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Everything old is new again page 2

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Here’s a handful of heroic die-casts to bring back memories of the good old days. Corgi has introduced a line of comic-inspired vehicles made famous by the Dark Knight himself. The three Batmobiles trace the evolution of the character from’40s crime fighter to modern-day superhero. As a bonus, each features a working “gadget” from DC Comics’ most famous detective: the ’40s Batmobile grille emblem doubles as a battering ram; the ’60s vintage car has a flip-out saw blade in its nose; and the 2000 series car has spinning turbine blades. The series even includes the ’60s Batmarine—part submarine and part jet fighter with retracting bat wings. The complete series appears in 1:43 scale, and selected vehicles will be in larger scales.»»»»»»»»

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Hotworks Racing has a fun little line of 1:64 cars based on the competitors from the D1 Grand Prix professional drifting series. The cars are nicely painted and decaled and feature turning front wheels—a rarity among 1:64 die-casts but very handy for posing them in mid-drift stance. The car models may not all be familiar to U.S. enthusiasts, as most are Japanese vehicles that aren’t for sale here. The silver Nissan Blitz ER34 is essentially a 4-door Skyline, while the S15 is an evolution of the vehicle once sold here as the Nissan 240SX.  

From the Toyota camp comes the Sprinter AE86—a tuner favorite and derivative of the Corolla 16V. Mazda is represented by the 2003 D1 champ, Youichi Imamura and his APEX RX-7. Each package includes a little data panel with specs on the real car—a nice bonus for buyers who may not be familiar with D1. »»»»»»»»  

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With shows such as “Pimp My Ride” taking over the airwaves and sports stars and celebrities in an escalating race to see who can stuff the largest, loudest rims onto their status-mobiles, it was only a matter of time before the trend made it to die-cast. Seeing its potential, Maisto rolls out its Playerz line on some serious rims in 1:18 and 1:64. Shown here are three of the early models—Mercedes-Benz S55 and SL55 AMGs and a Lamborghini Gallardo. The body castings are the same as Maisto’s straight scale offerings, but engine bays, interiors and wheel treatments have been suitably pimped out. The engines have additional color and chrome accents, but they have an otherwise reasonably stock appearance. Inside, upholstery and dashboards get a healthy dose of “bling.” The most notable alterations are in the wheel wells, where wheels of an exaggerated diameter and impossibly low-profile tires make for a high-profile image.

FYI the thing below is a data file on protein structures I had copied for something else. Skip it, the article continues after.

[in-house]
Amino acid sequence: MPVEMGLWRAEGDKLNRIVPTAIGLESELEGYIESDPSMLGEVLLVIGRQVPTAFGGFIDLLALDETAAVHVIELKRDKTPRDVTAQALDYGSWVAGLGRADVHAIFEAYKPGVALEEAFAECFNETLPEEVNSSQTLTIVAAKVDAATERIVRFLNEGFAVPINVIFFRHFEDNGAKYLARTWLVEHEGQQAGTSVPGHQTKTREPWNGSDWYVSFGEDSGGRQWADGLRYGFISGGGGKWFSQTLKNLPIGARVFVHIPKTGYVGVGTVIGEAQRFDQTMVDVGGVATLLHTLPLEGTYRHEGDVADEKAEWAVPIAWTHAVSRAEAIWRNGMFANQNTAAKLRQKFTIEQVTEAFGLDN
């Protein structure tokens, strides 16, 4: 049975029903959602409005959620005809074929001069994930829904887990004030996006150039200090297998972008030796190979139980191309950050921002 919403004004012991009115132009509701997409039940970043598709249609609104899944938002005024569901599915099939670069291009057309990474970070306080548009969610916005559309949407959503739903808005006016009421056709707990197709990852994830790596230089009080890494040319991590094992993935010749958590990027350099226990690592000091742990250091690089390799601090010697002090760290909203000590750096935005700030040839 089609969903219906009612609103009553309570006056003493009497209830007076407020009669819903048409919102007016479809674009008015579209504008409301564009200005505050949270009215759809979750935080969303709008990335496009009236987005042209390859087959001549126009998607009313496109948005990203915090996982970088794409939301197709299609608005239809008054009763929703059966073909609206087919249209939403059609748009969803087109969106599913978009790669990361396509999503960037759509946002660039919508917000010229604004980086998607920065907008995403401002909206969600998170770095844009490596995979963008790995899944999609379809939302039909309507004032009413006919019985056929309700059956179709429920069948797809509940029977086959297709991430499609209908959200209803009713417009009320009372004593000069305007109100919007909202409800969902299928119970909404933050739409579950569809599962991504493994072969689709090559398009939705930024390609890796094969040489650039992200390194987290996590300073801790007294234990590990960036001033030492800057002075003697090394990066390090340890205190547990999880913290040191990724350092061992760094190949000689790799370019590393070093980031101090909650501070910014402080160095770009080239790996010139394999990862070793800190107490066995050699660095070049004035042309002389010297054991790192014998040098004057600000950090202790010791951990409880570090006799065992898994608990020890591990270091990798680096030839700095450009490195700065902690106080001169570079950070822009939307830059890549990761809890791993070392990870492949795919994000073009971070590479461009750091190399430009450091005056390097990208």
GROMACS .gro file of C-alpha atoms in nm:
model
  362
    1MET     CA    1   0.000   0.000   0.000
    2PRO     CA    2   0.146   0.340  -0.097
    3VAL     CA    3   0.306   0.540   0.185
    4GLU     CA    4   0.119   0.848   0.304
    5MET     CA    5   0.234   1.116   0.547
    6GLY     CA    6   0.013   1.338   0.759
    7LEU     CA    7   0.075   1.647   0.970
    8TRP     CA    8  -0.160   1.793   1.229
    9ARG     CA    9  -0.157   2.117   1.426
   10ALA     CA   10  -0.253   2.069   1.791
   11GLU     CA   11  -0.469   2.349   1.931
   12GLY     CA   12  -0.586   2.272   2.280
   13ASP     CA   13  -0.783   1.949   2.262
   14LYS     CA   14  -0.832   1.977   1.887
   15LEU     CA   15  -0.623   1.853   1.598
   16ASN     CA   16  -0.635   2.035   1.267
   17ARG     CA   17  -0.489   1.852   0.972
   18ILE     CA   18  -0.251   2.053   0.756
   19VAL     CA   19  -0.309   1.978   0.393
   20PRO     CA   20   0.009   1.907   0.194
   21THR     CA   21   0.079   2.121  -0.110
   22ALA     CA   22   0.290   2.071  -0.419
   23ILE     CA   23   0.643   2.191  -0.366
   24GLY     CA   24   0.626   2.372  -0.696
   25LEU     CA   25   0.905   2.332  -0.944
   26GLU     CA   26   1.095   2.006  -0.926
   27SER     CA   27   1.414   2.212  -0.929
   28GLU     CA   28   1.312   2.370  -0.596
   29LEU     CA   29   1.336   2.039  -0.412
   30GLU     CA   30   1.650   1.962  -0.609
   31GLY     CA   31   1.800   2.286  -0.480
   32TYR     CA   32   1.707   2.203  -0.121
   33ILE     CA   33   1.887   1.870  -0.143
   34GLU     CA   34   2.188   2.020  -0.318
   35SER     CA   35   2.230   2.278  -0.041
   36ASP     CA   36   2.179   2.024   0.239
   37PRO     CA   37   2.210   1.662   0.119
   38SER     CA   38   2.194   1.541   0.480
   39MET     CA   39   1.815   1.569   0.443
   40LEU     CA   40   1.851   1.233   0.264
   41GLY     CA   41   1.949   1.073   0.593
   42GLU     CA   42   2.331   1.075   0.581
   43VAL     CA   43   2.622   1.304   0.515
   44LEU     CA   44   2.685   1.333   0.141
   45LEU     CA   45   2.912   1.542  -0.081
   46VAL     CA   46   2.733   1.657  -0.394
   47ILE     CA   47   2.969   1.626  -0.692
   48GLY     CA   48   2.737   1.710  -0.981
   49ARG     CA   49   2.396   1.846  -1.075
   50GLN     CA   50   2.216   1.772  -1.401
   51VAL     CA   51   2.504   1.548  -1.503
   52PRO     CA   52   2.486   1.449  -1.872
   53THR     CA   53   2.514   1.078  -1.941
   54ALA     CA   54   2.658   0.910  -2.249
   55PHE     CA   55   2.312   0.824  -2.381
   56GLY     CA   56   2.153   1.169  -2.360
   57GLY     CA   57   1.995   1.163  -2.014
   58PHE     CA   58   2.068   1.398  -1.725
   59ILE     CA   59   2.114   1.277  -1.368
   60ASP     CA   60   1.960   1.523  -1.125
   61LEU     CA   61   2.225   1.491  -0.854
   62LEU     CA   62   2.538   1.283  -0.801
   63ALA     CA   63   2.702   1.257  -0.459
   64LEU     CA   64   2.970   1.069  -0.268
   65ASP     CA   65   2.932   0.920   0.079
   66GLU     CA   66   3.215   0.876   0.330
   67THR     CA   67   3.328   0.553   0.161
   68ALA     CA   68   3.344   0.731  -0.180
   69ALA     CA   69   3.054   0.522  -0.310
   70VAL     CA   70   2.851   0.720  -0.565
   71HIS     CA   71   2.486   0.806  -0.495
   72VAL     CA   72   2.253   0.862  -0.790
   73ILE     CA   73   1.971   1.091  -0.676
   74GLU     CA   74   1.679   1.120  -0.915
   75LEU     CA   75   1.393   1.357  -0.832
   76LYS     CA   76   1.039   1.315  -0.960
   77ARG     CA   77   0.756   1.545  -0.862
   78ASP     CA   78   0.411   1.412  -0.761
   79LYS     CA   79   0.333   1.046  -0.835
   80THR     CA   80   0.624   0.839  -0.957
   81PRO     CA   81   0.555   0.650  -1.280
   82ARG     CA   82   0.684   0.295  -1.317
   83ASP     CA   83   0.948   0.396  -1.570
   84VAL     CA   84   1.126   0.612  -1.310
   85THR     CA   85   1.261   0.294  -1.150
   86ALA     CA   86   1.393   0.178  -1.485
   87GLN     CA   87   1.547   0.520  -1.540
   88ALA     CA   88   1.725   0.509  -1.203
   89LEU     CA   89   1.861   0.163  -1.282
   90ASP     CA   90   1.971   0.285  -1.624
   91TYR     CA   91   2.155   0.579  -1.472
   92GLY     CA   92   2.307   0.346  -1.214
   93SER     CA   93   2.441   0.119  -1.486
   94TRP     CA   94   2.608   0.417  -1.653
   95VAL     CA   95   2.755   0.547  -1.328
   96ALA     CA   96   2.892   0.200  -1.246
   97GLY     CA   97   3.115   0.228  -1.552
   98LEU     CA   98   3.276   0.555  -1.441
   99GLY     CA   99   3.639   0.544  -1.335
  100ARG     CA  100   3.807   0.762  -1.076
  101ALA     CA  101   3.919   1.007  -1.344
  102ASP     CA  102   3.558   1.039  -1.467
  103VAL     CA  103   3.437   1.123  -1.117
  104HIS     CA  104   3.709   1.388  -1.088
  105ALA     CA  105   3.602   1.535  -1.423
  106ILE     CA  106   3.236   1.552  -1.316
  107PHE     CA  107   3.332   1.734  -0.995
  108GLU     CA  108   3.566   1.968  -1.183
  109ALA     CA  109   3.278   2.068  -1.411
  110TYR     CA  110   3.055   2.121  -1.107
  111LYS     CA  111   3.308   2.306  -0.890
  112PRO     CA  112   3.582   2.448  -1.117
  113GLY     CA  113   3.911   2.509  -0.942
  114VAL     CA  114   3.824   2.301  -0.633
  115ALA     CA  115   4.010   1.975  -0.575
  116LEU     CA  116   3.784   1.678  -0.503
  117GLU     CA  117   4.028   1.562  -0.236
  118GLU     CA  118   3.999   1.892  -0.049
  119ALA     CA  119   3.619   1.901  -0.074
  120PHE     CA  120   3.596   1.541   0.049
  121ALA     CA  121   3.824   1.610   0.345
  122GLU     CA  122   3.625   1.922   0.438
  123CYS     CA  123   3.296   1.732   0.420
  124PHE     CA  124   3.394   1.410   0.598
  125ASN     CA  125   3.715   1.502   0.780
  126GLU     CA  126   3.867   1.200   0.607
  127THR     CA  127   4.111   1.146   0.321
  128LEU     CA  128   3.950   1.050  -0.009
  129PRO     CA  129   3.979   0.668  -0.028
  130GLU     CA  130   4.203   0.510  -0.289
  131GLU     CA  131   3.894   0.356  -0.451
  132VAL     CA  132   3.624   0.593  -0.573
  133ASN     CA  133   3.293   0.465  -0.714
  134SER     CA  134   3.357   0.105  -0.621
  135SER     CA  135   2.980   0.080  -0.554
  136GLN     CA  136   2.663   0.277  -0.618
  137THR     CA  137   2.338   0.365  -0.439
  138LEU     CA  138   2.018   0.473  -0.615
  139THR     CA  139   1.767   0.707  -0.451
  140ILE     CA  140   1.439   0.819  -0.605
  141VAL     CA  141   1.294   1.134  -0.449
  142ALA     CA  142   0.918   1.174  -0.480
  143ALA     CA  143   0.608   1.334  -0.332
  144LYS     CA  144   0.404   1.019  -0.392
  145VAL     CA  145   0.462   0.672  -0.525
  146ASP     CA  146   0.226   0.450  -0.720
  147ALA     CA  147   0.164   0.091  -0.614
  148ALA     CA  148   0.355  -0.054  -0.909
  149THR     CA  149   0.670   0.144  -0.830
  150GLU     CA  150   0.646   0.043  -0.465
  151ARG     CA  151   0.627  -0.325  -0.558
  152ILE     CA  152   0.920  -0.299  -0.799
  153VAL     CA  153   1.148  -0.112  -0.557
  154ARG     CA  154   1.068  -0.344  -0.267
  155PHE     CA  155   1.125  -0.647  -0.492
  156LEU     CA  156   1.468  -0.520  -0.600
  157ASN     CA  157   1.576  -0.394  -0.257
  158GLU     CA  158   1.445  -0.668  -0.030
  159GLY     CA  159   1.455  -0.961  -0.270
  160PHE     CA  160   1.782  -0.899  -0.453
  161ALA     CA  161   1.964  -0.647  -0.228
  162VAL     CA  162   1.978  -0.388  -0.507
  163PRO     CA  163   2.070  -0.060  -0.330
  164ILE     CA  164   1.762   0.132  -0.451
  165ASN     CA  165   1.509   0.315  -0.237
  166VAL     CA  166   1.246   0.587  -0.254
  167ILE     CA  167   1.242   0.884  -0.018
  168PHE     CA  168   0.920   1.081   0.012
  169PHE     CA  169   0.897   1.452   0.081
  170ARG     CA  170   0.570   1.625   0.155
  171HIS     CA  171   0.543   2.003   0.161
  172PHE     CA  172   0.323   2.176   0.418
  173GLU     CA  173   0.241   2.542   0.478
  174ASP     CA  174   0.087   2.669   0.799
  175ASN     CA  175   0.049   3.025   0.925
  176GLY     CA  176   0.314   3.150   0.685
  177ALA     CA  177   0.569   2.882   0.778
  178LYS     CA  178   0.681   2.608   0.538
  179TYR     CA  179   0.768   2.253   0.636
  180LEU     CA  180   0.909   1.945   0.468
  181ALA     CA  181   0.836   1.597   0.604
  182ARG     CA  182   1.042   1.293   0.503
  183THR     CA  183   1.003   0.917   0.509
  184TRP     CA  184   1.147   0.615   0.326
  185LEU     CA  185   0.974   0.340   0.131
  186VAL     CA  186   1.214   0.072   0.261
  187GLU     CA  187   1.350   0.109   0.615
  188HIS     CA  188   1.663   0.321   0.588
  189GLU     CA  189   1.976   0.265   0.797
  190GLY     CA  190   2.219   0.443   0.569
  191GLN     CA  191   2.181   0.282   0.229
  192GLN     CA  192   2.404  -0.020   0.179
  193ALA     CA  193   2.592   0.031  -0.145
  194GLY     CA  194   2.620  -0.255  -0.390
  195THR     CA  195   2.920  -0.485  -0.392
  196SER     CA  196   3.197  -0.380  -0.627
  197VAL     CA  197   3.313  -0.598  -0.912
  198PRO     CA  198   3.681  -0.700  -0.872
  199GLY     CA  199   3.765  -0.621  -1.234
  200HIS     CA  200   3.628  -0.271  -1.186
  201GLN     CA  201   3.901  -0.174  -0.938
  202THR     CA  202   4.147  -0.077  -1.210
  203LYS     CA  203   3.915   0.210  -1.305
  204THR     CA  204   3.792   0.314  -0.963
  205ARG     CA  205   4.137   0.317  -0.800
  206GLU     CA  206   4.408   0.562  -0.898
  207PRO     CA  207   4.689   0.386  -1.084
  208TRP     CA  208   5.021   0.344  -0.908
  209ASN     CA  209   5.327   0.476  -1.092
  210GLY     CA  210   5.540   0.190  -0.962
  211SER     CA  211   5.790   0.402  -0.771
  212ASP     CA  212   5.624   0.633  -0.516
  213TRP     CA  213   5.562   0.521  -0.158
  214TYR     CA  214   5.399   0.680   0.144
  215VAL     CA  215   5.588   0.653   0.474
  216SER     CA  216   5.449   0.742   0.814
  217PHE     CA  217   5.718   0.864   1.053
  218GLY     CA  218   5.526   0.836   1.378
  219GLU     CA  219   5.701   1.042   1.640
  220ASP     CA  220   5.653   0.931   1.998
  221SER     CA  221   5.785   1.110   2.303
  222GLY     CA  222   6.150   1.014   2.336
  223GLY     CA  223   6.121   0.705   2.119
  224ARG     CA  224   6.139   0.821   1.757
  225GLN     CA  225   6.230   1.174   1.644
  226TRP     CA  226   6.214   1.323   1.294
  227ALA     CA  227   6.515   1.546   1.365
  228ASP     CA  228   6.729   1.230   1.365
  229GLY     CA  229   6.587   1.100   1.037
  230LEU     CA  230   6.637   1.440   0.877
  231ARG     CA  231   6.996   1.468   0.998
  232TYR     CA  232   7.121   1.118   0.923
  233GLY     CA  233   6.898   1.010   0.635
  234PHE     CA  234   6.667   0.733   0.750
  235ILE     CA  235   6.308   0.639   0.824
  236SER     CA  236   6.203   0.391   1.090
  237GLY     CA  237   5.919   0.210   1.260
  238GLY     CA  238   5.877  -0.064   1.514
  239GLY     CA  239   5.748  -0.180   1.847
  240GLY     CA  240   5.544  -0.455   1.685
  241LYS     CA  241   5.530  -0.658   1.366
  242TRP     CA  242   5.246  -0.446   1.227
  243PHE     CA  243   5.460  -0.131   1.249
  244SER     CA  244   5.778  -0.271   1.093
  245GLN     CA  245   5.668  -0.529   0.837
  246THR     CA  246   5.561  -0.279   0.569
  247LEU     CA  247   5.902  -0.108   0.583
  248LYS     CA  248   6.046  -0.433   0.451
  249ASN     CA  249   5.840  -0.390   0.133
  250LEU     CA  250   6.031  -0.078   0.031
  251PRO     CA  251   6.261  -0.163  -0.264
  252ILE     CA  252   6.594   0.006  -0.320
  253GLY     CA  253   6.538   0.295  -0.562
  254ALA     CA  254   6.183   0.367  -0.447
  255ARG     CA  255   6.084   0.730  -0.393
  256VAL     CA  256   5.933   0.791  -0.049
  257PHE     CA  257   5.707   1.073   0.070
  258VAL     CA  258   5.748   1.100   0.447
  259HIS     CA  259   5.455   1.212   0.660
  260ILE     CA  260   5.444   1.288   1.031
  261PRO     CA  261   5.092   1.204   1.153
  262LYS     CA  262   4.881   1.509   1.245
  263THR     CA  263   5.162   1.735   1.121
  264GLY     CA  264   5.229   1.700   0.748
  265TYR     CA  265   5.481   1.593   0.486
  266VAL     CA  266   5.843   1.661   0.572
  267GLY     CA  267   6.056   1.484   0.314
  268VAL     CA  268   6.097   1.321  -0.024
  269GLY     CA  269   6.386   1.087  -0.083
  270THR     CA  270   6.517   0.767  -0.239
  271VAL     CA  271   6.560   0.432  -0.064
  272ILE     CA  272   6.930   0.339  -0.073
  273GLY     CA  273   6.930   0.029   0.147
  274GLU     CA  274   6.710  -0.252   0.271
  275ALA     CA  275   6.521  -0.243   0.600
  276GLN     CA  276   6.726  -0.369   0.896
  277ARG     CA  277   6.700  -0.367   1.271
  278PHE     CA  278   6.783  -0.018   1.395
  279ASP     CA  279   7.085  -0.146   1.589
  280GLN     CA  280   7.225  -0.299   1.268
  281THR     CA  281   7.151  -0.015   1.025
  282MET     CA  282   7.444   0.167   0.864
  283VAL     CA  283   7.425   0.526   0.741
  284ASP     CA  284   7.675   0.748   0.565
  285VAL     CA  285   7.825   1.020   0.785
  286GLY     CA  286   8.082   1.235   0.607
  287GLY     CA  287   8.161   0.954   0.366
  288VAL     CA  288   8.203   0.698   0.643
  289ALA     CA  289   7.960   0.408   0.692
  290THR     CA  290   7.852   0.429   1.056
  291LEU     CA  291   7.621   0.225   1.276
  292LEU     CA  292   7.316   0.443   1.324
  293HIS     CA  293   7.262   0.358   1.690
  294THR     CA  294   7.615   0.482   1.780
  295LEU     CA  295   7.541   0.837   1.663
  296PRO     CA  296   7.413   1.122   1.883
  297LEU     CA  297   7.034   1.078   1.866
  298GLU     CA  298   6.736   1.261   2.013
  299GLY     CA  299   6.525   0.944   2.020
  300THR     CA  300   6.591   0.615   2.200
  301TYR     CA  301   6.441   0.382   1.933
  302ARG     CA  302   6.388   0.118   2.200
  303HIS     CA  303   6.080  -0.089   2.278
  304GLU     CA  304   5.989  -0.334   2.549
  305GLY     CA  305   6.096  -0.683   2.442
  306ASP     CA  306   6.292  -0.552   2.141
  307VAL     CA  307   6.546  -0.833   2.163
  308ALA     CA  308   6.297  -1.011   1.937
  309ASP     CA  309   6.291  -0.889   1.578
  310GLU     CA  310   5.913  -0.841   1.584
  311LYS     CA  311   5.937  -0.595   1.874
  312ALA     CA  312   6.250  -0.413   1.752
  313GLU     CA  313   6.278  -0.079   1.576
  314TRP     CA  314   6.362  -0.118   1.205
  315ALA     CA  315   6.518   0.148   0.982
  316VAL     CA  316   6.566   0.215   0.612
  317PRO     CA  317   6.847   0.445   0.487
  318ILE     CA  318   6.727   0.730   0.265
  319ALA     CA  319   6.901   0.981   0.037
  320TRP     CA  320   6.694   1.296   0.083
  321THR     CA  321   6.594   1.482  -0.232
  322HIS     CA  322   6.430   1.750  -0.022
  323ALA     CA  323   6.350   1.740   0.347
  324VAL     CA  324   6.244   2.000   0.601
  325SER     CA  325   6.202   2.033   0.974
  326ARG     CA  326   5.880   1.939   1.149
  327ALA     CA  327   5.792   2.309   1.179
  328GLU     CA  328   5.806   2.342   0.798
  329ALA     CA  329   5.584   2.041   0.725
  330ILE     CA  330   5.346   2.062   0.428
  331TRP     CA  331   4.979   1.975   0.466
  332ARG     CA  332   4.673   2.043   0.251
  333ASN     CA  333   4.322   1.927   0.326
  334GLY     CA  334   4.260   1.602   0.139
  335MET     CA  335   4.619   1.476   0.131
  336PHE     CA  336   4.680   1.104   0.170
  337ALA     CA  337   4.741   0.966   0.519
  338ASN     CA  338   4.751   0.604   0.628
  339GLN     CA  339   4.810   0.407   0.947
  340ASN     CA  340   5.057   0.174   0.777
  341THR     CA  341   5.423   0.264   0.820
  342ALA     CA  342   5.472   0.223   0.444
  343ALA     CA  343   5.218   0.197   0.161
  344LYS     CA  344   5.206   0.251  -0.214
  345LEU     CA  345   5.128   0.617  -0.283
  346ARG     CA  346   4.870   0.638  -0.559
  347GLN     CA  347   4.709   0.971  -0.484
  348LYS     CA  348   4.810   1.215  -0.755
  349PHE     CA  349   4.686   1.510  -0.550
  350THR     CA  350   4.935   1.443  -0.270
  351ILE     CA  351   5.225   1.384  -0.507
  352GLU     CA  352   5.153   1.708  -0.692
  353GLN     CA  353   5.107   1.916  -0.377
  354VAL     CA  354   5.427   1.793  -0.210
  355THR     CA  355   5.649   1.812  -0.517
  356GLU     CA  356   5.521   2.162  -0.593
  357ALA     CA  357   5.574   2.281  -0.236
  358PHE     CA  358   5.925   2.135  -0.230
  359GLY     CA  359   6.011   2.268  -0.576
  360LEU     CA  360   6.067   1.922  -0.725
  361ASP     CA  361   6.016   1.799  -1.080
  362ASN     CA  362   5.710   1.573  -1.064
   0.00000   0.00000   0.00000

Also on the way from Maisto are the much anticipated Pro-Rodz. Trading on the popularity of the Pro Touring phenomenon, this line will combine classic muscle car styles—GTOs, Camaros and the like—with modern hardware hop-ups and will issue them in 1:18 and 1:64. We can’t wait! »»»»»»»»  

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Highway 61 is vying to be the Plymouth Barracuda authority in die-cast. It’s responsible for the Hemi ’Cuda reviewed elsewhere in this issue, and it has just come out with this ’68 340 Barracuda fastback. Though it isn’t the muscle car legend that the ’70 and ’71 have become, the ’68 was a distinctively styled, spirited performer. And Highway 61 did its usual excellent job with realism inside and out. A detailed engine, interior and undercarriage all do the model proud. If uncommon muscle is something that interests you, hook yourself one of these fish! »»»»»»»»  

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Here’s a rare silver arrow that nicely represents Mercedes-Benz’s performance history. It’s made by CMC in Europe and distributed here by Replicarz. The 1954/1955 W196R Streamliner no.18 was made famous by Juan Manuel Fangio. The body can be removed to reveal a fully detailed racing chassis. No detail was missed; the cowl air scoops and front grille are articulated by means of in-cockpit levers—just like the real car. If you are a classic Grand Prix fan, this is as good as it gets. »»»»»»»»  

Updated: June 30, 2011 — 11:23 AM

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